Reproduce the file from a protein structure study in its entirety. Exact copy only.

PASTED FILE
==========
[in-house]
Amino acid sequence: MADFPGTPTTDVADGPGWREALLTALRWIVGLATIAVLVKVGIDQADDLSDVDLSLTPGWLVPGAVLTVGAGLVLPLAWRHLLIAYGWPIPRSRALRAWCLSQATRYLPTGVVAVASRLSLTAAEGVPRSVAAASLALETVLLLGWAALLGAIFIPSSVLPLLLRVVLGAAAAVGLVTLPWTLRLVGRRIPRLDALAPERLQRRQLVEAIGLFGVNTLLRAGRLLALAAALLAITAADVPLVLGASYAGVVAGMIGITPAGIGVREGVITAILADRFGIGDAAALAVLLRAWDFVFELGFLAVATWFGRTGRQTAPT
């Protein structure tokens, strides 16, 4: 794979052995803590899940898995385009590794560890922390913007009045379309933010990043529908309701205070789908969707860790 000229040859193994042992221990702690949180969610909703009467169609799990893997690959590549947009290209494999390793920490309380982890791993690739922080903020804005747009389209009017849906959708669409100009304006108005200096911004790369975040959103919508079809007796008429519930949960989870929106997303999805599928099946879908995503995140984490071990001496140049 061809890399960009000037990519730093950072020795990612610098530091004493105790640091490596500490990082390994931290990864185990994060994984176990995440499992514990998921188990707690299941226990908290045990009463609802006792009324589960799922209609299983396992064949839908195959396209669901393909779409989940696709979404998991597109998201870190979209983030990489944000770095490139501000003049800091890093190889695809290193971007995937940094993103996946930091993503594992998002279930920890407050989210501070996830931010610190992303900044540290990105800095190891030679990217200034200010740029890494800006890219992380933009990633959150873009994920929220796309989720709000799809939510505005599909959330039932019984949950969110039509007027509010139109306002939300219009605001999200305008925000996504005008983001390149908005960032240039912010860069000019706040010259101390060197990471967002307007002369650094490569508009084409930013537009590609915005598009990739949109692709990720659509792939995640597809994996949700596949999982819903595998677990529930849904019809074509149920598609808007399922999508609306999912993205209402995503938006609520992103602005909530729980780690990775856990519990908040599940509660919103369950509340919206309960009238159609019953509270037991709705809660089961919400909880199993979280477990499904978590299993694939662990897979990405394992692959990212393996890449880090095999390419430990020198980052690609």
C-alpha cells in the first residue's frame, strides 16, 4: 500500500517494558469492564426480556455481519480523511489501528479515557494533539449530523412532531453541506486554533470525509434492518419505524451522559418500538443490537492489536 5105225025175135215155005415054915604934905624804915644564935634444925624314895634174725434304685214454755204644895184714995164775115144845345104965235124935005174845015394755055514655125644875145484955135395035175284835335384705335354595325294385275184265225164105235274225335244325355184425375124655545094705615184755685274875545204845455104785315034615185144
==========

[in-house]
Amino acid sequence: MADFPGTPTTDVADGPGWREALLTALRWIVGLATIAVLVKVGIDQADDLSDVDLSLTPGWLVPGAVLTVGAGLVLPLAWRHLLIAYGWPIPRSRALRAWCLSQATRYLPTGVVAVASRLSLTAAEGVPRSVAAASLALETVLLLGWAALLGAIFIPSSVLPLLLRVVLGAAAAVGLVTLPWTLRLVGRRIPRLDALAPERLQRRQLVEAIGLFGVNTLLRAGRLLALAAALLAITAADVPLVLGASYAGVVAGMIGITPAGIGVREGVITAILADRFGIGDAAALAVLLRAWDFVFELGFLAVATWFGRTGRQTAPT
């Protein structure tokens, strides 16, 4: 794979052995803590899940898995385009590794560890922390913007009045379309933010990043529908309701205070789908969707860790 000229040859193994042992221990702690949180969610909703009467169609799990893997690959590549947009290209494999390793920490309380982890791993690739922080903020804005747009389209009017849906959708669409100009304006108005200096911004790369975040959103919508079809007796008429519930949960989870929106997303999805599928099946879908995503995140984490071990001496140049 061809890399960009000037990519730093950072020795990612610098530091004493105790640091490596500490990082390994931290990864185990994060994984176990995440499992514990998921188990707690299941226990908290045990009463609802006792009324589960799922209609299983396992064949839908195959396209669901393909779409989940696709979404998991597109998201870190979209983030990489944000770095490139501000003049800091890093190889695809290193971007995937940094993103996946930091993503594992998002279930920890407050989210501070996830931010610190992303900044540290990105800095190891030679990217200034200010740029890494800006890219992380933009990633959150873009994920929220796309989720709000799809939510505005599909959330039932019984949950969110039509007027509010139109306002939300219009605001999200305008925000996504005008983001390149908005960032240039912010860069000019706040010259101390060197990471967002307007002369650094490569508009084409930013537009590609915005598009990739949109692709990720659509792939995640597809994996949700596949999982819903595998677990529930849904019809074509149920598609808007399922999508609306999912993205209402995503938006609520992103602005909530729980780690990775856990519990908040599940509660919103369950509340919206309960009238159609019953509270037991709705809660089961919400909880199993979280477990499904978590299993694939662990897979990405394992692959990212393996890449880090095999390419430990020198980052690609």
C-alpha cells in the first residue's frame, strides 16, 4: 500500500517494558469492564426480556455481519480523511489501528479515557494533539449530523412532531453541506486554533470525509434492518419505524451522559418500538443490537492489536 5105225025175135215155005415054915604934905624804915644564935634444925624314895634174725434304685214454755204644895184714995164775115144845345104965235124935005174845015394755055514655125644875145484955135395035175284835335384705335354595325294385275184265225164105235274225335244325355184425375124655545094705615184755685274875545204845455104785315034615185144